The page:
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Advice & More December 2012

Legal Ease

Myth vs. Reality of Wills, Trusts and Powers of Attorney

By Jonathan J. David

Actually, having a last will and testament has nothing to do with avoiding probate. This is a common misconception. Probate will be required any time you die leaving assets in your name alone, whether you have a last will and testament or not.

Dear Jonathan: I have a few questions that I would like to have answers to. First of all, is it true that if I die without having leaving a last will and testament, that everything I own will be forfeited to the state? Also, if I leave a last will and testament will my assets avoid having to be probated? Further, if I set up a living trust, can I protect my assets from creditors? Finally, can a power of attorney be used for someone after they die?

Jonathan Says: Here are the answers to your questions:

  1. Is it true that if I die without leaving a last will and testament, that everything I own will be forfeited to the state?

    No. If you die without leaving a last will and testament, you will be deemed to have died intestate and the intestacy laws of the state in which you live will control where your assets go. Typically, spouse and children are the first takers. If you are single with no children, then various other family members come into the picture, such as parents, brothers and sisters, aunts, uncles, nieces, nephews, etc., and only if there are no living heirs will the estate be forfeited to the state. Each state has its own laws regarding intestacy, so you should consult an attorney in your locale to determine what happens to your assets in the event you die without leaving a last will and testament in the state where you currently reside.

  2. If I leave a last will and testament will my assets avoid having to be probated?

    No. Actually, having a last will and testament has nothing to do with avoiding probate. This is a common misconception. Probate will be required any time you die leaving assets in your name alone, whether you have a last will and testament or not. Assets that are jointly titled where there are survivorship rights involved, assets titled in the name of a trust, and assets which allow for the naming of a beneficiary (and you have actually named a beneficiary who survives you) will avoid probate at death; all other assets will have to be probated. Having a last will and testament, however, allows you to determine (as opposed to state law) who should receive your assets at the time of your death.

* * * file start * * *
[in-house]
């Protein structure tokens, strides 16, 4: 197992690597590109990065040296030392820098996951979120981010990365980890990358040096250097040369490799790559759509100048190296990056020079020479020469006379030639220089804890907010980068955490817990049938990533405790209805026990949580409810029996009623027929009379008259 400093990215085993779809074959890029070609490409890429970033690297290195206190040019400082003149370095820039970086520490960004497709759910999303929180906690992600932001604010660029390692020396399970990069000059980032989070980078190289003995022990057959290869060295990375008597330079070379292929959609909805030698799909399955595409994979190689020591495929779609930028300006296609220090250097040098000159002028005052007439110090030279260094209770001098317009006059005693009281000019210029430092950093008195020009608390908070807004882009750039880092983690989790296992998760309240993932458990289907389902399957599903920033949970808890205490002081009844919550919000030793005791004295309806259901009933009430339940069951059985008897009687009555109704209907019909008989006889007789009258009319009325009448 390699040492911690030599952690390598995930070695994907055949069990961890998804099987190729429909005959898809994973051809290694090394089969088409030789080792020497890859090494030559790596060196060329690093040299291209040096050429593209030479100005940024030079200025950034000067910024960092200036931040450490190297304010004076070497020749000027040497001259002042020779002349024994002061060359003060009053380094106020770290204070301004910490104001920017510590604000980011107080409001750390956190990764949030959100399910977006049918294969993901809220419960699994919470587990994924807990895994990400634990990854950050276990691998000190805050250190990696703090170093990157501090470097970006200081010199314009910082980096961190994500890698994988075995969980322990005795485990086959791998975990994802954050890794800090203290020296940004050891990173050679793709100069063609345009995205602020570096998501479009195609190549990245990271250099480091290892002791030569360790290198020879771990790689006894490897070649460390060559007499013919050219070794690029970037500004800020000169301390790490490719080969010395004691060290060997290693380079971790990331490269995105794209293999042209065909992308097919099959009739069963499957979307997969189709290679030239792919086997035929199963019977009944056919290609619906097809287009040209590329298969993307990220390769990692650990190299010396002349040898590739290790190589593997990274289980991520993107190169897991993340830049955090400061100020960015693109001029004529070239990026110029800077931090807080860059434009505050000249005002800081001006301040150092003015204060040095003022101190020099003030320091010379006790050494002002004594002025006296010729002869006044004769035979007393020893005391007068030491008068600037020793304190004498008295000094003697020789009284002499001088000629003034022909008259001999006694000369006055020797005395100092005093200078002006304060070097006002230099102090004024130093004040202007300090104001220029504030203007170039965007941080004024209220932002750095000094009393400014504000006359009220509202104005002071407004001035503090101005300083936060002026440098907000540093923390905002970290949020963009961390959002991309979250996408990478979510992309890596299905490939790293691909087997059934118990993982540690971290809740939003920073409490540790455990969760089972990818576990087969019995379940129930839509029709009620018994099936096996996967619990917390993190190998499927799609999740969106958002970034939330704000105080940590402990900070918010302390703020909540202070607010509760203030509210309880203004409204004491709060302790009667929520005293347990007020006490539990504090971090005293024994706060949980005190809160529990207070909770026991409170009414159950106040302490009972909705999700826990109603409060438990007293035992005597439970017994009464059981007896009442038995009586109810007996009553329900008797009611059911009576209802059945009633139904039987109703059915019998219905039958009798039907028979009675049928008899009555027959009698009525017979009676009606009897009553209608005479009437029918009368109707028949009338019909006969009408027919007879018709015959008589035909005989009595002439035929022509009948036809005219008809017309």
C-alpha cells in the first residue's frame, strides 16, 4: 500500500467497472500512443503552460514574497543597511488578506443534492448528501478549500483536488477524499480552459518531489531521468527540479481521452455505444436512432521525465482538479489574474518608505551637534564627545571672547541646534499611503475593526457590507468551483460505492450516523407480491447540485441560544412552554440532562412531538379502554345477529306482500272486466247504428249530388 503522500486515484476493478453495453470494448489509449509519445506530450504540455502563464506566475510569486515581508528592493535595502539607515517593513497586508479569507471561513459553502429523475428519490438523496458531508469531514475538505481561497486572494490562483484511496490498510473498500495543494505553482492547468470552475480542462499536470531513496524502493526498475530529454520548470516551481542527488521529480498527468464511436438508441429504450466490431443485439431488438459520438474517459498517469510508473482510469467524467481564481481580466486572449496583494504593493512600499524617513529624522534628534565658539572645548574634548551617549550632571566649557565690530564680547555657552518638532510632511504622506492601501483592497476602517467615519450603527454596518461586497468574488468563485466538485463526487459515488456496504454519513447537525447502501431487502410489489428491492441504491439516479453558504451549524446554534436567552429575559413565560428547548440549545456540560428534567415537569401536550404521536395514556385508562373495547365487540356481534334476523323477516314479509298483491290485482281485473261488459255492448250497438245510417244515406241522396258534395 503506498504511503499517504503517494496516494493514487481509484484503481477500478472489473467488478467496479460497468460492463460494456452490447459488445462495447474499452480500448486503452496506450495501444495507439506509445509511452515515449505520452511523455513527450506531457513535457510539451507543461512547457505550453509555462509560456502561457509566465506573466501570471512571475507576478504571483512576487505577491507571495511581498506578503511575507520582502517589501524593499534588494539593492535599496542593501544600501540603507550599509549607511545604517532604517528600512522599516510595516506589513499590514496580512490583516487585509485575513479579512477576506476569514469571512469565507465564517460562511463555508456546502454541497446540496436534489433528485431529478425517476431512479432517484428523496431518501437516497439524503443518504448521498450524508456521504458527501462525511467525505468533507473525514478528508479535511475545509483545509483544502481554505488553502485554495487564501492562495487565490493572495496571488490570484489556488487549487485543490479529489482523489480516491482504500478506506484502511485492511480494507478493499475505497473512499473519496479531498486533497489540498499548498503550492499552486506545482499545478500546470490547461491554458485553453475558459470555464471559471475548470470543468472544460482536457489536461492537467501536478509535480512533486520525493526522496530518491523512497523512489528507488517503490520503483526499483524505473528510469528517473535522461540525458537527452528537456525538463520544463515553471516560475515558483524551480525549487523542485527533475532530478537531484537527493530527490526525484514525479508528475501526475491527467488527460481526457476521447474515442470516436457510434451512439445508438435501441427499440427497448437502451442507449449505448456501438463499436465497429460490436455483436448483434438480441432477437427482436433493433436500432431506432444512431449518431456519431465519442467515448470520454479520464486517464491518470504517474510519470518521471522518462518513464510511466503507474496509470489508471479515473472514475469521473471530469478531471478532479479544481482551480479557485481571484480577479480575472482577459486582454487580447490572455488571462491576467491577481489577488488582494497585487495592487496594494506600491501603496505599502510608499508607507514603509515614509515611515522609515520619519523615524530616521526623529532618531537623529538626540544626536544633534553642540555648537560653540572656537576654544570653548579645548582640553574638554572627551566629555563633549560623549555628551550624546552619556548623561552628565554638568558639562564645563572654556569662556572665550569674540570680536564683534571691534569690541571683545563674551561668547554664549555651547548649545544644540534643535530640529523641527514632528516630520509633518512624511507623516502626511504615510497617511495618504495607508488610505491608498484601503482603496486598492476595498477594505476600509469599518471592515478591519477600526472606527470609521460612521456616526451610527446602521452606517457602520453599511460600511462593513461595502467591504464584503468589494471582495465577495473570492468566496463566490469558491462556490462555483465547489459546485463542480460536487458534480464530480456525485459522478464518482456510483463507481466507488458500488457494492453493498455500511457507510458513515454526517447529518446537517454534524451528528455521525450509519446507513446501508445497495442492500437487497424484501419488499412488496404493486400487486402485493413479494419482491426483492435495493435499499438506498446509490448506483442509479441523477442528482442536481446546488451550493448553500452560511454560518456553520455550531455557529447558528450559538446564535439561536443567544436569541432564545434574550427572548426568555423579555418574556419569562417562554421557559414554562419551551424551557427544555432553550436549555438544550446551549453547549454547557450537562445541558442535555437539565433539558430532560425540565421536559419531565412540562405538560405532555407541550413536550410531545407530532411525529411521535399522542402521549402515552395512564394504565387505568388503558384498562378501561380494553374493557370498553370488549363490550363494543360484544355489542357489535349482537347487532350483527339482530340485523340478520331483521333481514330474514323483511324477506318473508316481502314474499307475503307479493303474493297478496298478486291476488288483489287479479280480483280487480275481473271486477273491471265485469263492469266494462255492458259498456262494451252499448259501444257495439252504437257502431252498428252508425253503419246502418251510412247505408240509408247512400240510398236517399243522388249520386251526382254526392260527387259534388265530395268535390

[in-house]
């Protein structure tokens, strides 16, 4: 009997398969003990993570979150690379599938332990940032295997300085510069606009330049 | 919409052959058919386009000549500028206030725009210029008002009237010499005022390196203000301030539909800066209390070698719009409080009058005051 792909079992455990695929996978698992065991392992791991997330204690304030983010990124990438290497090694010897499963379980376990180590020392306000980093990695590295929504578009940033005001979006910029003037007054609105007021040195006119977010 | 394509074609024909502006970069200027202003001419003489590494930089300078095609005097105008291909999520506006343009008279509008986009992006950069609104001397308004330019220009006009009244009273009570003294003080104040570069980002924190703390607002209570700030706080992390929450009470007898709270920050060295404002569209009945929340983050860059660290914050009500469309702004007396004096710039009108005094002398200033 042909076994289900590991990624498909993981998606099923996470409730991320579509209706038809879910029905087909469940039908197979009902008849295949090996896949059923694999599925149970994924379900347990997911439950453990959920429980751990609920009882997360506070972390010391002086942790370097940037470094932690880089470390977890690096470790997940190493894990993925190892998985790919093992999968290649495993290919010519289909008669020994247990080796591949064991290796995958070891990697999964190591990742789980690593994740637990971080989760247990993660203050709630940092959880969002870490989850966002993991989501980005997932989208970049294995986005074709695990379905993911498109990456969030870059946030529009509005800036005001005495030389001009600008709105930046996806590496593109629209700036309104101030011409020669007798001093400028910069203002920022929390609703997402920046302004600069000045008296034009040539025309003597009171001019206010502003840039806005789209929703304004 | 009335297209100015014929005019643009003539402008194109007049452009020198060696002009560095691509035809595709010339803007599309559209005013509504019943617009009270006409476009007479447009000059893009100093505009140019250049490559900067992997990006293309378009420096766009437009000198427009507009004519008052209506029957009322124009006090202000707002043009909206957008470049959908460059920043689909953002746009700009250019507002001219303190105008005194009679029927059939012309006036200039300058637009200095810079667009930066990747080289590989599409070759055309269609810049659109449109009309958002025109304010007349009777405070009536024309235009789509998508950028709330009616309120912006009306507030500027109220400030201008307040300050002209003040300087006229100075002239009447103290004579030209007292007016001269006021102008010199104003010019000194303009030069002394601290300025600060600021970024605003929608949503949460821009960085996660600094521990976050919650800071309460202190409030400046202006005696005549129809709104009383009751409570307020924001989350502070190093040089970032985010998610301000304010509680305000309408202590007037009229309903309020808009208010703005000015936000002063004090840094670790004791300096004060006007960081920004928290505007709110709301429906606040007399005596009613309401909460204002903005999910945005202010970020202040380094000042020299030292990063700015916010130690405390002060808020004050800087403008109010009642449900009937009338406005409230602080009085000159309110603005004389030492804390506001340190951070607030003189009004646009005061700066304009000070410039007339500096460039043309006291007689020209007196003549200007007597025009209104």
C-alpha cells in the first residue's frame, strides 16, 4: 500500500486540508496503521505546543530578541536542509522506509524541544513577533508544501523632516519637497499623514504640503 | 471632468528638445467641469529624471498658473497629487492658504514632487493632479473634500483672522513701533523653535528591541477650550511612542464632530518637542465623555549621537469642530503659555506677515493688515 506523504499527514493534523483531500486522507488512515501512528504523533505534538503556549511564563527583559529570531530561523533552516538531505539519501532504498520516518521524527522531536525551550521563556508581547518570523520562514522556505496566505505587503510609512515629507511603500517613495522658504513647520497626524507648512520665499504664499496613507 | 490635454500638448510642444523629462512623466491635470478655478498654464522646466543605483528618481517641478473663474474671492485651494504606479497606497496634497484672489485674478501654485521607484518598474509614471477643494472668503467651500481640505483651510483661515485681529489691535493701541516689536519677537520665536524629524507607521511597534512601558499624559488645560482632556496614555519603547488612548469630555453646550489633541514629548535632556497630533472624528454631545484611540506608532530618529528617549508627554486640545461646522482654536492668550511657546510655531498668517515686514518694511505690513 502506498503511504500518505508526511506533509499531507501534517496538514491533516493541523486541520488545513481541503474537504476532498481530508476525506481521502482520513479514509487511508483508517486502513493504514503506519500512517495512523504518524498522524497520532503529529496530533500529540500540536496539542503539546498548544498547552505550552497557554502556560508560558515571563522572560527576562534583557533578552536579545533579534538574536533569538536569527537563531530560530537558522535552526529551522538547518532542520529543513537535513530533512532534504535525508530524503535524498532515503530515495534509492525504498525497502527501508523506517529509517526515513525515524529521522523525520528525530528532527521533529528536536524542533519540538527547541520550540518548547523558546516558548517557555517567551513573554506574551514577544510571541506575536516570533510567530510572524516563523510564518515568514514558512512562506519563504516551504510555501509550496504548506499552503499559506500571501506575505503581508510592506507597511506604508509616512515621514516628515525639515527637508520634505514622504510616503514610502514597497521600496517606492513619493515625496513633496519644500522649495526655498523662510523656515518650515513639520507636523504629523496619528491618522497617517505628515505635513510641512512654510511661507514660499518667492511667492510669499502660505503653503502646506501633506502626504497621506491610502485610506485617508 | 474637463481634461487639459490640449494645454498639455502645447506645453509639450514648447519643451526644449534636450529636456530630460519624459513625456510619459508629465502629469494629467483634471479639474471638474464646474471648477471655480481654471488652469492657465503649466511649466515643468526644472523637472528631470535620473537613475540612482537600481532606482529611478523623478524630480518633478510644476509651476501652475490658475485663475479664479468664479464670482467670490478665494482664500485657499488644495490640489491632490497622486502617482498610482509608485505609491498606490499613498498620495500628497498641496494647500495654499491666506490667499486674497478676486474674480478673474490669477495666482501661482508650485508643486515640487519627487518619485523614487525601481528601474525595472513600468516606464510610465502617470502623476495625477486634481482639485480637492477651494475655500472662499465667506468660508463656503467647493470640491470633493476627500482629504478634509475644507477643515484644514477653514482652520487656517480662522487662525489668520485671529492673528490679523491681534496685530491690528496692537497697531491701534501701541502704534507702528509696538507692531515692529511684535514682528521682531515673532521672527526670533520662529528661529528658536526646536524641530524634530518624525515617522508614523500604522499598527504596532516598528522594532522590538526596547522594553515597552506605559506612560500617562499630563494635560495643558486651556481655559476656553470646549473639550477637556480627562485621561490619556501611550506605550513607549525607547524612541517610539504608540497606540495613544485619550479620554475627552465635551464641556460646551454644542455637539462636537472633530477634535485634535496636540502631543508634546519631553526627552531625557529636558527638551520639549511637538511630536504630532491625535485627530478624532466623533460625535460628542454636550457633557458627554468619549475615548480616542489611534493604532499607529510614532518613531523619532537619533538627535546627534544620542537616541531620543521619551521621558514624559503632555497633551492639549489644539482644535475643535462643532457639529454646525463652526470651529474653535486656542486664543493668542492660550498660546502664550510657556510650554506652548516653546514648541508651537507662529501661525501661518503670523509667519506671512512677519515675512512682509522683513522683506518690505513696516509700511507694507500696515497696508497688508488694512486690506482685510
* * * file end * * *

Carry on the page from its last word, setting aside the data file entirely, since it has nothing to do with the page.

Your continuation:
3. If I set up a living trust, can I protect my assets from creditors?

    No. Having a living trust and retitling your assets to that trust does nothing to protect or shelter those assets from the rights of your creditors. Setting up a trust and retitling your assets to that trust, however, does allow those assets to avoid probate at your death.

  4. Can a power of attorney be used for someone after they die?

    No. First of all, there are different types of power of attorneys. A regular or non-durable power of attorney can only be used during the principal’s lifetime so long as he or she is not disabled. A durable power of attorney can be used during the principal’s lifetime, and is specifically designed so that it can be used in the event the principal becomes disabled. No power of attorney, however, can be used once the principal dies; at the principal’s death the authority of the agent to act on behalf of the principal terminates.

 

Jonathan J. David is a shareholder in the law firm of Foster, Swift, Collins & Smith, PC , 1700 East Beltline, N.E., Grand Rapids, Michigan 49525.

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